But media attention to data breaches may be creating too much awareness of the threat of data loss and too little understanding of the underlying causes, said analyst James Van Dyke of Javelin Strategy and Research.
Van Dyke plans to devote part of his time speaking on a show panel about a recent report produced by his company that contends identity theft led to fewer related losses in 2006 ($49.3 billion) than in 2005 ($55.7 billion) despite a mounting number of consumer records that have been lost or stolen.
"The biggest issue might be that too many people take simplistic view and assume that it's all about the Internet and data breaches, but it's really much more varied than that," said Van Dyke. "It's very much a shared problem, and merely handing out blame is unhelpful in terms of addressing the real issues."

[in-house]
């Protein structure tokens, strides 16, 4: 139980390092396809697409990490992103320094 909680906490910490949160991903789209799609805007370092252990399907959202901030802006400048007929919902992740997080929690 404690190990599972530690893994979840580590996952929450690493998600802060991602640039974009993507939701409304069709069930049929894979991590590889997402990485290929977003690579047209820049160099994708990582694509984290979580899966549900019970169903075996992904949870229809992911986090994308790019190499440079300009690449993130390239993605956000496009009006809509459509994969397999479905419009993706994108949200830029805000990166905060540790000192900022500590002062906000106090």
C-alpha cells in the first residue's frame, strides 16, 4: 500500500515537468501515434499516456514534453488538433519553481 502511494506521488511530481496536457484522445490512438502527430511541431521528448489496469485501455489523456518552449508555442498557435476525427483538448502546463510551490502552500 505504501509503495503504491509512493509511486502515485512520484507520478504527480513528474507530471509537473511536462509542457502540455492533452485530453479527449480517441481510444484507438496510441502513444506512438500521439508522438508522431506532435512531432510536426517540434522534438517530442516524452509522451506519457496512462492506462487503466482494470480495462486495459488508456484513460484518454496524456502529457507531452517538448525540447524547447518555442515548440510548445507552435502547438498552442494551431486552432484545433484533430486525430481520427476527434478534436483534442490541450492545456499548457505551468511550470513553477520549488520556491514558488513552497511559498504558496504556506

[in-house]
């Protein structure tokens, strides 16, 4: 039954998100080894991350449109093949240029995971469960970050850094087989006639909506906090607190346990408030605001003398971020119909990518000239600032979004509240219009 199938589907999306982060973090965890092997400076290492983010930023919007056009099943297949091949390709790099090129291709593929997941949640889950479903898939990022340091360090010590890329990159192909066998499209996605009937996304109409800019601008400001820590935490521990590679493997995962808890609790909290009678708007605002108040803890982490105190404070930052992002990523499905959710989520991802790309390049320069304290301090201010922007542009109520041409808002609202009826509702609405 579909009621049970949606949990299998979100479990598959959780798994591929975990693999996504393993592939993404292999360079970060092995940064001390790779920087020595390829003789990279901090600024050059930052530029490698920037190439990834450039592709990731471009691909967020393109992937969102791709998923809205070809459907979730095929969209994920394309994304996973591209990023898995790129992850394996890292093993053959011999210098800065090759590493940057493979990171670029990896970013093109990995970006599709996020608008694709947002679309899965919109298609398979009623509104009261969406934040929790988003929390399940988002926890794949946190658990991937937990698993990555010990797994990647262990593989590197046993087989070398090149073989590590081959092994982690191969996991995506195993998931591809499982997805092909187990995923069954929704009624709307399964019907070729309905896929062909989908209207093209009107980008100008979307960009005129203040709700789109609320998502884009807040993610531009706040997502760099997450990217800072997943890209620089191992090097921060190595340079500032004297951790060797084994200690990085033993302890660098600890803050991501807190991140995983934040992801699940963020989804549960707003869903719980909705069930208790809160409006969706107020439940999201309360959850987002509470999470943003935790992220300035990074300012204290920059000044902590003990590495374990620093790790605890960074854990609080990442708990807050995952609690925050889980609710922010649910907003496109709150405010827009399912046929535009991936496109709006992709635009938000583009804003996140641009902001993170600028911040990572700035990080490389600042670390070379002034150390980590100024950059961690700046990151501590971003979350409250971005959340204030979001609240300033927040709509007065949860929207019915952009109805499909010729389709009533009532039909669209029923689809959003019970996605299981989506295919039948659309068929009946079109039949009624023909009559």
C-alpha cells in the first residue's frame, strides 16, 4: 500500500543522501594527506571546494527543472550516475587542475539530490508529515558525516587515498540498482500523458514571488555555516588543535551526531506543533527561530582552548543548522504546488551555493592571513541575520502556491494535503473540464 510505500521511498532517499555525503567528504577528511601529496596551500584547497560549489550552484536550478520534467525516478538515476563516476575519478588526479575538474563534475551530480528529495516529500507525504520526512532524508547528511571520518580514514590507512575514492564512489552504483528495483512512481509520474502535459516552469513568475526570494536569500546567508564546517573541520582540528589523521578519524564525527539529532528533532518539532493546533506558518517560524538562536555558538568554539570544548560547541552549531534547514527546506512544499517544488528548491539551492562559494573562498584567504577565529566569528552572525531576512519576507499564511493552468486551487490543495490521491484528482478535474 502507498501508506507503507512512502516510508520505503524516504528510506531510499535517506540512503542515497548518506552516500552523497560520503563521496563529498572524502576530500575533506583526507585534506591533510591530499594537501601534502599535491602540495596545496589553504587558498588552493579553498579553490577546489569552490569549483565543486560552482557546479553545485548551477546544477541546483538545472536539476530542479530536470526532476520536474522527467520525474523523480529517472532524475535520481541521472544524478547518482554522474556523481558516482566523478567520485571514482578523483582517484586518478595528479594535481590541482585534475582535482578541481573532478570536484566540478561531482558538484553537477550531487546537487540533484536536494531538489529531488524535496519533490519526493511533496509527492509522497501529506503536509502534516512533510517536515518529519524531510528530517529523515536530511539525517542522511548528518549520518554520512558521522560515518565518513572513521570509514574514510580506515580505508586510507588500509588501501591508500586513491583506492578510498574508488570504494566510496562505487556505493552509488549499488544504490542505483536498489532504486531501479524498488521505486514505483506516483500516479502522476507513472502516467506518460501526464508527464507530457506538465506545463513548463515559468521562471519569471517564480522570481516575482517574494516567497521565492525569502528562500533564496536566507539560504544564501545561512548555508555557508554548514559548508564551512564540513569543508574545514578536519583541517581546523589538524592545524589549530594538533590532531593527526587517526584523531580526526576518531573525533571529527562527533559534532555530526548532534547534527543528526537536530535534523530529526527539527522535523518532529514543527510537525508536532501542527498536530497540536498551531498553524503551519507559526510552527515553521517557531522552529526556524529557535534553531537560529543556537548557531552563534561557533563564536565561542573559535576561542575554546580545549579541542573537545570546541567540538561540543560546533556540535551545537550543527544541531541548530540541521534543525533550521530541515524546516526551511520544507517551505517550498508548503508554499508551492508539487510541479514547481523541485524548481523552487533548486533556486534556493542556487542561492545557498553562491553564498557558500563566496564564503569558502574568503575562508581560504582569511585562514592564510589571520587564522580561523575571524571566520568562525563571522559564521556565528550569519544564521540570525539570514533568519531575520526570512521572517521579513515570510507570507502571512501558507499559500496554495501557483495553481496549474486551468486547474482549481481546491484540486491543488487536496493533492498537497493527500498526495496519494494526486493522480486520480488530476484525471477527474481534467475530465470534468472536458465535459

Avivah Litan, analyst with Gartner, said that businesses walk a thin line when deciding about the reporting of potential breaches to customers and partners, including credit card issuers like Visa.
The business community is anxious to point out that every breach is different and that the exposure of credit card data has not proven as disastrous for consumers as some parties have predicted, she said.
Litan will host a panel discussion at the summit that, among other topics, will discuss the media's approach to handling data breach stories and whether or not the press has become too sensational in reporting some of the incidents.
"Companies have taken a lot of heat for not disclosing breaches faster, but they've been doing so in part because of their work with law enforcement -- they want to get that out and try to come to some consensus about how to handle these situations while catching the crooks," said Litan. "Issuers want to know immediately, but criminals will hide if they know they're being watched; there's a need for some system in place that better serves the needs of all parties."